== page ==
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Federal Court Makes Rare Holding that Patent Claims are Invalid for Ambiguity

Co-authored by Emily Papsin The Federal Court recently held (per McHaffie J.) that the impugned claims of two related patents for an additive manufacturing process (3D printing) were invalid and not infringed because an essential element (“depletion layer”) was ambiguous. Tekna Plasma Systems Inc. v. AP&C Advanced Powders & Coatings Inc., 2024 FC 871 Background […]

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Markwell Clarizio LLP is a Contributor to the Chambers Life Sciences 2024 Global Practice Guide

Chambers and Partners has recently published its 2024 Life Sciences Global Practice Guide. Markwell Clarizio LLP is very pleased to have been invited to be the exclusive author of the Canadian sections of this comprehensive practice guide which is considered the “definitive global law guide offering comparative analysis from top ranked lawyers”. In the Canadian

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Snowplow Patents are Snowed Under due to Federal Court Findings of Obviousness

The Federal Court (per St-Louis J.) held that the asserted claims of three patents owned by Nordik Blades (collectively, the “Nordik Patents”) are invalid on the basis of obviousness. However, the Court found that the asserted claims are not overbroad and the Nordik Patents are not void under section 53 of the Patent Act. The

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Federal Court Finds Takeda’s Patent Not infringed and Invalid for Inutility and Insufficiency

The Federal Court (per Furlanetto J.) held that Takeda’s 916 Patent covering aspects of its DEXILANT® capsules is not infringed by Apotex’s proposed generic dexlansoprazole capsules and, in any event, is invalid for inutility (lack of sound prediction) and insufficiency. Takeda Canada Inc. v. Apotex Inc. – Federal Court (fct-cf.gc.ca) The Court’s infringement and validity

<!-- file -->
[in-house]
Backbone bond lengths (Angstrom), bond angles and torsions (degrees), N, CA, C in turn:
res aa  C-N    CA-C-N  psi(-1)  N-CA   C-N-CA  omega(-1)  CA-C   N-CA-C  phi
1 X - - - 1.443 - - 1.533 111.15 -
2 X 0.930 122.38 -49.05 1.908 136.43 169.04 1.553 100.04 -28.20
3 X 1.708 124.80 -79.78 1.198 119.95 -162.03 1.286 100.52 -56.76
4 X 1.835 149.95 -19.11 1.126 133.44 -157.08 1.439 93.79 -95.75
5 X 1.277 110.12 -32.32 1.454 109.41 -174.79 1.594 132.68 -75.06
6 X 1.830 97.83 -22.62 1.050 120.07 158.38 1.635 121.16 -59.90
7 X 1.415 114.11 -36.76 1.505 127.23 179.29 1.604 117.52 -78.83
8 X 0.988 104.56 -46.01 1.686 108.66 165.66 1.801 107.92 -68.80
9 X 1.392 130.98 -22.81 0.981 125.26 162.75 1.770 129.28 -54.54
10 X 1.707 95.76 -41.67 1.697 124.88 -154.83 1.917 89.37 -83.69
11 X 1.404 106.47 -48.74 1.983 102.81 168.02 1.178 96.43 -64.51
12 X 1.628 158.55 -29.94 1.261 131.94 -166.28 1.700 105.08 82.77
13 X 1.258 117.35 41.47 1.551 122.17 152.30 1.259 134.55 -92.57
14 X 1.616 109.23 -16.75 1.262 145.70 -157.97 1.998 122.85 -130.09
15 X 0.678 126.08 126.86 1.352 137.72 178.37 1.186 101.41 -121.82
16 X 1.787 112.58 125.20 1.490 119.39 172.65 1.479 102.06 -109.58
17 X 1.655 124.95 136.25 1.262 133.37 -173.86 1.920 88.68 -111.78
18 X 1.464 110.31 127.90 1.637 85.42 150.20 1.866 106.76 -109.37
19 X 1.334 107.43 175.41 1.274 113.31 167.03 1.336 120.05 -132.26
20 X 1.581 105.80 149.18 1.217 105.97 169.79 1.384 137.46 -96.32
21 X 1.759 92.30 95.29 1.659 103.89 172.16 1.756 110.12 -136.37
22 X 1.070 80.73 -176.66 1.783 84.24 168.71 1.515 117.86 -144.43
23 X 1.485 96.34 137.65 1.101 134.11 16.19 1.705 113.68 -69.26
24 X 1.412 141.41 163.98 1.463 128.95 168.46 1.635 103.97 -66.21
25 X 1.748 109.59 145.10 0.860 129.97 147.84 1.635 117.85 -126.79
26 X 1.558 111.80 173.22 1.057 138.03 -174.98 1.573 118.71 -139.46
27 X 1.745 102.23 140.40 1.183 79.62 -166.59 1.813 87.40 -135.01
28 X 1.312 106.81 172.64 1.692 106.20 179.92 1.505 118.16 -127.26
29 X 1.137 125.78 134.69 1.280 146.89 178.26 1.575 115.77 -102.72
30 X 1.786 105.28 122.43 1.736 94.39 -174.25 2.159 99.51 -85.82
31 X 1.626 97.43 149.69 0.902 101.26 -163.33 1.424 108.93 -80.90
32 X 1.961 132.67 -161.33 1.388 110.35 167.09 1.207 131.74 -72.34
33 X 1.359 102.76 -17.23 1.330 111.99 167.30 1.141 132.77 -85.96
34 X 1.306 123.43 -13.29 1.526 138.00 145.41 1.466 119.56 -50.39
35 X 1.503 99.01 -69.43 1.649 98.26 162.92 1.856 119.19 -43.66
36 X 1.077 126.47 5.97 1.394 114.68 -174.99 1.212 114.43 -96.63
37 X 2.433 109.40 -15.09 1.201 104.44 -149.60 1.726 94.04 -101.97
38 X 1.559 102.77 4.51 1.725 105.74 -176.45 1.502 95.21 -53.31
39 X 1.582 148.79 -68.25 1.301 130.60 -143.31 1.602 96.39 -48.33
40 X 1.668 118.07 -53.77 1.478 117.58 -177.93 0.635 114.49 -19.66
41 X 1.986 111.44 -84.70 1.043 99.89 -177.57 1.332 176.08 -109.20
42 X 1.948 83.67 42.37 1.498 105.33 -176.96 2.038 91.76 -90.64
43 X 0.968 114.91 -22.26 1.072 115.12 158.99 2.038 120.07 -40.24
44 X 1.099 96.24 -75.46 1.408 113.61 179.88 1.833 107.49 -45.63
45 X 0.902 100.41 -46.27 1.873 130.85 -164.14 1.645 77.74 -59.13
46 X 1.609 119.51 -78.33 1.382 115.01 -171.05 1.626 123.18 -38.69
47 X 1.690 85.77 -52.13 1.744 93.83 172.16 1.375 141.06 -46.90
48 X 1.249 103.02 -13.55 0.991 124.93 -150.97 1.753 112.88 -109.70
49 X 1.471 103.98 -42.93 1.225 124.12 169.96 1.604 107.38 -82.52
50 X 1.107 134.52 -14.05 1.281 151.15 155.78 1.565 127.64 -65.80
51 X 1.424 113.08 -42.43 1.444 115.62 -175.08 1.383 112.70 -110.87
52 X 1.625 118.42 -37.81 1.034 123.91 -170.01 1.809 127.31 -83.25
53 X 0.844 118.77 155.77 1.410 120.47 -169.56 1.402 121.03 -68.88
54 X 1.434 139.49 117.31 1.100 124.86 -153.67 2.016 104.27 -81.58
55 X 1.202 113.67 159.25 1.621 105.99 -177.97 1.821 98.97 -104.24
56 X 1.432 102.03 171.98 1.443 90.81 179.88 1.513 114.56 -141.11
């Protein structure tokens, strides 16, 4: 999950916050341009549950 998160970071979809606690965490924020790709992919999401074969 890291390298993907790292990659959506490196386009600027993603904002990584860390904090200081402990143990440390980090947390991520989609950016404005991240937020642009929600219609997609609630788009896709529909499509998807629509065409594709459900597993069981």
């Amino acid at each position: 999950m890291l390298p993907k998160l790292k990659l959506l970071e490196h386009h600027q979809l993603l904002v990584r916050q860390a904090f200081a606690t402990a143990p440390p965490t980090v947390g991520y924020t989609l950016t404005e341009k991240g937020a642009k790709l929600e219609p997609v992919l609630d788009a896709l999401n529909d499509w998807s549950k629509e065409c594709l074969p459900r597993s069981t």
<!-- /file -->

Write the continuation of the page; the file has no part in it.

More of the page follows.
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Litigating Patents in Canada Compared to the U.S.A.

Some commentators have said the Inter Partes Review process and various U.S. Supreme Court decisions have recently made enforcement of patent rights in the United States more challenging. As a result, some patentees have looked abroad to places like Europe (especially Germany) to enforce their patent rights. But what about Canada? Why should an American

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Federal Court Determines the Inventive Concept of an Improved Drug Formulation

In this Federal Court decision (per Pentney J.), the plaintiffs Allergan and AbbVie (“Allergan”) were successful in upholding the validity of their 691 Patent. The defendant (“Juno”) conceded that its proposed generic drug product would infringe the 691 Patent. The main issues before the Court were obviousness and sufficiency. Allergan v Juno, 2023 FC 1686

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Announcement of a new Canadian Drug Agency by the Government of Canada

On December 18, 2023, the Government of Canada announced the creation of the Canadian Drug Agency (“CDA”) built from CADTH in partnership with provinces and territories. The implementation of CDA is supported by an investment of $89.5 million over 5 years.   The creation of the CDA has been in the works for many years.

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Three Interesting Issues Raised in the NCS/Kobold Patent Action – Part III

Co-written with Dino Clarizio This is the third of a series of three posts discussing some of the issues addressed by the trial judge (McVeigh J.) in NCS v Kobold, 2023 FC 1486. The three issues we discuss are those that arise less frequently in patent cases. They are: Topic 1: Priority Date (Post #1)Topic

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Three Interesting Issues Raised in the NCS/Kobold Patent Action – Part II

Co-written with Dino Clarizio This is the second of a series of three posts discussing some of the issues addressed by the trial judge (McVeigh J.) in NCS v Kobold, 2023 FC 1486. The three issues we discuss are those that arise less frequently in patent cases. They are: Topic 1: Priority Dates (Post #1)Topic

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Three Interesting Issues Raised in the NCS/Kobold Patent Action – Part I

Co-written with Dino Clarizio In a complex patent infringement action involving five NCS patents and one Kobold patent relating to tools and sleeves used in oil well drilling, the Federal Court (per McVeigh J.) held that NCS’s patents were invalid and not infringed, and that Kobold’s patent was valid and infringed by NCS. As a

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